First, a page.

Note: Another, more advanced, technique for workholding for irregular shapes in metal is a soft jaw system. You would machine your own custom aluminum jaws to use with a Lang or Kurt vise, and these custom jaws would hold your part after the flip. No tabs needed.

For your serving spoon, you will have two tabs--one on each end--and a rectangular prism of stock that will hold the spoon flat after the flip. When modeling, it's a good idea to make your stock and tabs another body, separate from your part.


Because the spoon will be machined from both sides (flip machining), you need a way to ensure that the CNC machine can locate the part accurately after it has been moved. This is called registration.

If you have used the Haas before, you're familiar with using a probe to locate your part . The DMS, however, like many table routers, does not have a probe. When using the DMS to locate the origin of your Work Coordinate System (Work Home), you will insert a tool into the spindle and jog it to the correct location. It's common to trap a piece of paper between the stock and the tool to ensure that Z is correct. In the DMS machine class you will learn how to enter the codes to set your WCS in this way. As you might imagine, this system is not accurate, because you're just "eyeballing" this location.

This means that if you have a part that requires flip machining, you need to consider how to get the two sides to line up properly with one another. There are lots of options, and they all have advantages and disadvantages based on the specifics of your part. Some common methods include:

--Attaching stops to your spoiler board (waste board under your part that can be machined) or machine bed

--Machining a contour into your spoiler board, then placing your stock exactly inside that contour

--Drilling holes for dowels that go into the spoiler board beneath your part (most accurate)

This final technique is the the method you will use for the spoon. While machining the front side of the spoon, you will also drill three holes through the stock and partially into the spoiler board. After you flip your part, you will insert dowels through the holes and into the spoiler board that will align your part perfectly with your first side.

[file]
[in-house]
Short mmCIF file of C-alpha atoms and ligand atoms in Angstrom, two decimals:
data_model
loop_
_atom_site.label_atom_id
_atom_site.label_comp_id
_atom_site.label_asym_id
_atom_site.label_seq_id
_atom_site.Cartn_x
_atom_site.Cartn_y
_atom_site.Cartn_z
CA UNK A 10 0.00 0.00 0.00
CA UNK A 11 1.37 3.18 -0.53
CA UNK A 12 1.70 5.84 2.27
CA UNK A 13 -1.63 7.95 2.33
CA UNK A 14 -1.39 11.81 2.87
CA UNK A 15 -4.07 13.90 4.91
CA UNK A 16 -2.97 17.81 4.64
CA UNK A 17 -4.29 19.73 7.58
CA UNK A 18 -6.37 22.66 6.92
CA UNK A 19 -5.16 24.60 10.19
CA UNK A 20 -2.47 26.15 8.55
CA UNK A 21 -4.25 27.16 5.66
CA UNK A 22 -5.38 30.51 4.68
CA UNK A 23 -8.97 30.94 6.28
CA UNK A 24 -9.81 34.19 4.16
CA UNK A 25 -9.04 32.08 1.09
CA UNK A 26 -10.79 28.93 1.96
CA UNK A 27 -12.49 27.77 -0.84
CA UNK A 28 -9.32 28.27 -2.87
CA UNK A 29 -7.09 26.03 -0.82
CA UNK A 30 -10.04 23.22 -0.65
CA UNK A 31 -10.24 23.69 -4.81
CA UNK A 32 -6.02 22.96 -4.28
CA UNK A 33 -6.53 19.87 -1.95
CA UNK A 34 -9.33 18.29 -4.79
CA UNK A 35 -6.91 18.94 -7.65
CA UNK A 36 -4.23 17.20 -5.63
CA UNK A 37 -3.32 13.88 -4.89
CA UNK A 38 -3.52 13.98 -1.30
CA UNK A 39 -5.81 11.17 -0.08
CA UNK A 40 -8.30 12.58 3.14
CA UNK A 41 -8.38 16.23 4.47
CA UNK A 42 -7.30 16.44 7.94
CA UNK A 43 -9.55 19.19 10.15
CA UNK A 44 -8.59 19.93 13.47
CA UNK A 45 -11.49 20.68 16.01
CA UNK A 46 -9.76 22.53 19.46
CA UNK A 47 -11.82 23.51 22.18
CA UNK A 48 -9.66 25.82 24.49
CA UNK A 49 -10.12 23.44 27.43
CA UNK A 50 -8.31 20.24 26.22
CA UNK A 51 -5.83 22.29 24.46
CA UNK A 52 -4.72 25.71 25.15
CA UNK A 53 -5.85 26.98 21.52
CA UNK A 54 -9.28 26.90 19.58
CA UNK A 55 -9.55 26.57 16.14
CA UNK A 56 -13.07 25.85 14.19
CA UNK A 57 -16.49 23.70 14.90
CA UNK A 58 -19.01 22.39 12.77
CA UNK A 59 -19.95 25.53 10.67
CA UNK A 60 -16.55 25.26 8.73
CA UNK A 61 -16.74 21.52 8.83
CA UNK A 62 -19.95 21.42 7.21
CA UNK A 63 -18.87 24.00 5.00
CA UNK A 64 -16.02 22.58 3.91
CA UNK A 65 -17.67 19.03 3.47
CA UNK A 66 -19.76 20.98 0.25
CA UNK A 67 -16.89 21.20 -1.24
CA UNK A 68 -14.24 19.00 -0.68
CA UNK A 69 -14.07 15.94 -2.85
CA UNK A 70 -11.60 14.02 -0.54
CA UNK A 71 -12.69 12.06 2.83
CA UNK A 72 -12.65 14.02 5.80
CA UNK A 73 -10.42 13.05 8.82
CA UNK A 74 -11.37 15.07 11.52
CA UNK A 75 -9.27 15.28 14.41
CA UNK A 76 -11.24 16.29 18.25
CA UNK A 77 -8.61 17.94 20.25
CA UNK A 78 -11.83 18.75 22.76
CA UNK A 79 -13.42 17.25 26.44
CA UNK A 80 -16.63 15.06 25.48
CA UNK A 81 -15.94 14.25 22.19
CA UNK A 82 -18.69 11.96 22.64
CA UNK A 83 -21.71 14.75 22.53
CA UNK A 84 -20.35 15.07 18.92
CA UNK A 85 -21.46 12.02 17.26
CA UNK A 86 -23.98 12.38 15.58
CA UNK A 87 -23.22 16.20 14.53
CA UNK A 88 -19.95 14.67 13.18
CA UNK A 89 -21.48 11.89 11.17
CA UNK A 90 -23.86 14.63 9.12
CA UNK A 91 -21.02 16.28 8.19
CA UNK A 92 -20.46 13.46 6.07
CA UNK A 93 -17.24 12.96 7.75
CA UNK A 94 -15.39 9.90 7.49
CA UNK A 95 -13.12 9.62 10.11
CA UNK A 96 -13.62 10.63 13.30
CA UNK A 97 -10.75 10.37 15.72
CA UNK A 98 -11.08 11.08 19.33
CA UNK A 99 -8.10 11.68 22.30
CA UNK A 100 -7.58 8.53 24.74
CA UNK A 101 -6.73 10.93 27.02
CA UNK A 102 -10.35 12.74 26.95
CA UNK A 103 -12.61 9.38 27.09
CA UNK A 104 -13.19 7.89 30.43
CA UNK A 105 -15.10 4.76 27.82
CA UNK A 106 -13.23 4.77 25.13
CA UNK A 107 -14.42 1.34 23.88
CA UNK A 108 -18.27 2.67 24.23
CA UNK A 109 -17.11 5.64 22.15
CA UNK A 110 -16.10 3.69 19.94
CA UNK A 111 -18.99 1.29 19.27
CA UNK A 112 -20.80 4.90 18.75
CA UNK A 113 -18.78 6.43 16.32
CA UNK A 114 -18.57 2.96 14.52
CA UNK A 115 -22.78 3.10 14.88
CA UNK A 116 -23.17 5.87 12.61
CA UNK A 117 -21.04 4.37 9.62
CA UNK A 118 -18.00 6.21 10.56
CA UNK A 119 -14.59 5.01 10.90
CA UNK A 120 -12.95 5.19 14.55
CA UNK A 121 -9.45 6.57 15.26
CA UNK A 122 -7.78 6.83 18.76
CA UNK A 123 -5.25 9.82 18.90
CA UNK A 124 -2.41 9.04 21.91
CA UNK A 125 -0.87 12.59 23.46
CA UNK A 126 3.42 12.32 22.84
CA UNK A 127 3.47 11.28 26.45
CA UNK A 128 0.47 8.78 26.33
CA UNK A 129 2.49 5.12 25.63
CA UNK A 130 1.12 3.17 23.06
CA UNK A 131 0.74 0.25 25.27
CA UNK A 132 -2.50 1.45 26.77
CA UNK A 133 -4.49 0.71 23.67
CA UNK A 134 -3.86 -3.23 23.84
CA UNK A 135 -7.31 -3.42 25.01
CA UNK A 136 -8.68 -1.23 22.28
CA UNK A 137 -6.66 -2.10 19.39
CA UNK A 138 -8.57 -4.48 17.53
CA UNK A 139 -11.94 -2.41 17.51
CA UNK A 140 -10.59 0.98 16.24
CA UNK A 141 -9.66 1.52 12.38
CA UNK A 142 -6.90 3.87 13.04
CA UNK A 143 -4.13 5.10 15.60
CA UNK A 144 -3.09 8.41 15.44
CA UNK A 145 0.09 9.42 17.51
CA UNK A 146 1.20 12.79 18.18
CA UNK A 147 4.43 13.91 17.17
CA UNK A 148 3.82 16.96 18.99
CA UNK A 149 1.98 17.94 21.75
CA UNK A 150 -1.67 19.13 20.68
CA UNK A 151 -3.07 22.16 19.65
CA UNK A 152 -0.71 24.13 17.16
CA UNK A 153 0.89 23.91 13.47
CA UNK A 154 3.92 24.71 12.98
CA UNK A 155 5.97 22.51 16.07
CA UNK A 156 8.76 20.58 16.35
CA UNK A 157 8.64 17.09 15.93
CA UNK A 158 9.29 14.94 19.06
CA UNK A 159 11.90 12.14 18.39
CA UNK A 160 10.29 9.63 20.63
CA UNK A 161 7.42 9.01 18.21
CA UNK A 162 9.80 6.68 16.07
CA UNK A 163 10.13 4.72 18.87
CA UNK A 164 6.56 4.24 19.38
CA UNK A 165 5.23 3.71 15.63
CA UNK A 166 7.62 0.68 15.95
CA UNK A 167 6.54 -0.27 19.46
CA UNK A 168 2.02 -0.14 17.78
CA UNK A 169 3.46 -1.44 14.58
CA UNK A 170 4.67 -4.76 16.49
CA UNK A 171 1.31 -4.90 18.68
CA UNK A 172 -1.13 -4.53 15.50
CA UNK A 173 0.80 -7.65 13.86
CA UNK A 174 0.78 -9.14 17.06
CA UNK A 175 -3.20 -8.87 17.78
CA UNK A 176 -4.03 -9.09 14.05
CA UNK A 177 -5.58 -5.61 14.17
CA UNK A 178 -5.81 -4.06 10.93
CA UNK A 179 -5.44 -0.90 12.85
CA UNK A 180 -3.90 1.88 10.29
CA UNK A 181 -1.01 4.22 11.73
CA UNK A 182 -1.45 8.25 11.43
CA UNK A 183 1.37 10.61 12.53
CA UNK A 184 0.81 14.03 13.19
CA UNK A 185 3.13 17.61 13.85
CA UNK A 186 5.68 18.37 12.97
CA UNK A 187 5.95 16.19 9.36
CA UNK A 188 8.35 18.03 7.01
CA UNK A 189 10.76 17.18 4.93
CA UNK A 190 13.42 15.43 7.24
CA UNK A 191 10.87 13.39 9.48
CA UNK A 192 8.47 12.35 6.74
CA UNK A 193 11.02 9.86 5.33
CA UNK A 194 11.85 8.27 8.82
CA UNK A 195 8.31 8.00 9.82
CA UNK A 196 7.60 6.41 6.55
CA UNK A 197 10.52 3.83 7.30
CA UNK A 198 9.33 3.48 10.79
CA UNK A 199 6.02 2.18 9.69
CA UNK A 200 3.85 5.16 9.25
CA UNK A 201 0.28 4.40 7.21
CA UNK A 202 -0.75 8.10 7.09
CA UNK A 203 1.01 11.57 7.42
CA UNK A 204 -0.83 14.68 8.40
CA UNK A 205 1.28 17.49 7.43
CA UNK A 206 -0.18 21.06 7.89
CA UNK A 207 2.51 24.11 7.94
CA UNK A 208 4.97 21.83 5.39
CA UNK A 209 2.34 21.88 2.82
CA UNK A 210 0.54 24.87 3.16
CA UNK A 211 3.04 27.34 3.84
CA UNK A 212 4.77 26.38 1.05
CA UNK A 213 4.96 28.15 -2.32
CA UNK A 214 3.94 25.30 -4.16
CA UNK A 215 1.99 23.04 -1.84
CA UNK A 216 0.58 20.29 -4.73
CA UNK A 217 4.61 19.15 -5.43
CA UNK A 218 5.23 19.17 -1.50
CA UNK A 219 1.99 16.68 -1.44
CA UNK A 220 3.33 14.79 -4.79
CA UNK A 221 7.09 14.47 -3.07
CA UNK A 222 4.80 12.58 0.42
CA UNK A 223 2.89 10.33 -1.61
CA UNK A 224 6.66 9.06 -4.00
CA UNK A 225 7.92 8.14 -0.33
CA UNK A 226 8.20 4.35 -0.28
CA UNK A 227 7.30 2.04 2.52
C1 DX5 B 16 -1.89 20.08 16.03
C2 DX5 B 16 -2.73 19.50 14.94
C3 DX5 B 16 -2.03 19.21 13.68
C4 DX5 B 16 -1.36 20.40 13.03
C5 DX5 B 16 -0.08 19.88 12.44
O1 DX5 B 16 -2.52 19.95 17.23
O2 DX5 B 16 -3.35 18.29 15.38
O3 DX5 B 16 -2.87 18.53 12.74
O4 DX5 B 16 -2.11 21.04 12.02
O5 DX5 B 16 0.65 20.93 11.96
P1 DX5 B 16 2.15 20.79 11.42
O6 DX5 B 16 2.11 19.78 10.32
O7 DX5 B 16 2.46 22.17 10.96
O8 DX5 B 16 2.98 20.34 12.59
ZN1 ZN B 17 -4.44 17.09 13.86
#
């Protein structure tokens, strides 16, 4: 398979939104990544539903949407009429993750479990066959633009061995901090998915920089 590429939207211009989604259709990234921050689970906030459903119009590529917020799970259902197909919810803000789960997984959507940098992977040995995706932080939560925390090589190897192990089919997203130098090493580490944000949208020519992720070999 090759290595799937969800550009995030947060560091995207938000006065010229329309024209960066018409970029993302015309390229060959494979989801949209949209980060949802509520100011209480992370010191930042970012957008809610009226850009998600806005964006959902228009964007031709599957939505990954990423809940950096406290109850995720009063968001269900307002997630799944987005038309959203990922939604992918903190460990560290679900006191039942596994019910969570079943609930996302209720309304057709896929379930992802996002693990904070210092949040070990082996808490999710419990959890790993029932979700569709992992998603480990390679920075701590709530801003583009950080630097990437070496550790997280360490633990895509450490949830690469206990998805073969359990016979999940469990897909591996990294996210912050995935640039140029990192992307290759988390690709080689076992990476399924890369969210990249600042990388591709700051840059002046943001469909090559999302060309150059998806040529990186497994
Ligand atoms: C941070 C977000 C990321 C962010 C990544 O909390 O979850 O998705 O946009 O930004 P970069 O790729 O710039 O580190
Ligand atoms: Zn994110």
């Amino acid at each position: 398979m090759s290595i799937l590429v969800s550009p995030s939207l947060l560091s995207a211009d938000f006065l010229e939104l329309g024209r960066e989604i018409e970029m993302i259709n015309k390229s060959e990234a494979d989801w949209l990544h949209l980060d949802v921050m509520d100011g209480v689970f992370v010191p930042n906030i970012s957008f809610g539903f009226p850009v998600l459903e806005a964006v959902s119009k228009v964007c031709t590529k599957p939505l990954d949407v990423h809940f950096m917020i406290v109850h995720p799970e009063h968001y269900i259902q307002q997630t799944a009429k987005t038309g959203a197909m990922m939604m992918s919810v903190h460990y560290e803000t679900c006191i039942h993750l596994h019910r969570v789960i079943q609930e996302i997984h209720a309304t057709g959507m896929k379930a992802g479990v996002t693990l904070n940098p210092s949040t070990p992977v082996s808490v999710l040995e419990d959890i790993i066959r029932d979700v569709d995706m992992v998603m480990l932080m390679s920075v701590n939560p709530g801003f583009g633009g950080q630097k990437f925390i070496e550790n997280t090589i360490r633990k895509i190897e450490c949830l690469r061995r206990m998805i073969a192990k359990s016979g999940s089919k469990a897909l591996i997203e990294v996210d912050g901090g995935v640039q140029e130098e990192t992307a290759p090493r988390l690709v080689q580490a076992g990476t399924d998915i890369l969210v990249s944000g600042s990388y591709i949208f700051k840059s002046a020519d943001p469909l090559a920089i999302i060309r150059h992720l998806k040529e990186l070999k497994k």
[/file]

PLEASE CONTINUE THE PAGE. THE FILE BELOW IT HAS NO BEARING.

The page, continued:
CAM Settings

The specifics of the project - machining wood on the DMS router - will also determine some of the choices you make when programming toolpaths.

-Tool numbering

If you are a Pier 9 shop user, you will be using the DMS tool library. When you have simulated and finalized your CAM program, make sure that your tools are labeled in the chronological order that they are used. You will learn later in this class how to edit tool numbers.

Remember that the chronological tool numbers in your program do not correspond to the numbers in the DMS tool library drawer. For instance, the fifth tool you use in your program might be the 1" Rough Short End Mill, which is labeled #34 in the DMS library. You will see the DMS library number in the comment for each tool, which will appear in your setup sheet (machining plan). You will learn later how to generate setup sheets.

If you are not using Pier 9's DMS, you'll either be using custom tools, or tools from your own tool library. If using your own library, be sure to label your tools in the chronological order they will be used.

-Rules for roughing

Machining in wood or plastic on the DMS is not high speed machining (HSM). This means that you may use Adaptive toolpaths for roughing, but you cannot use the whole length of the cutter.

When machining wood or plastic, follow the Stepover and Stepdown Rule: The stepover and stepdown should never exceed 50% of the tool diameter.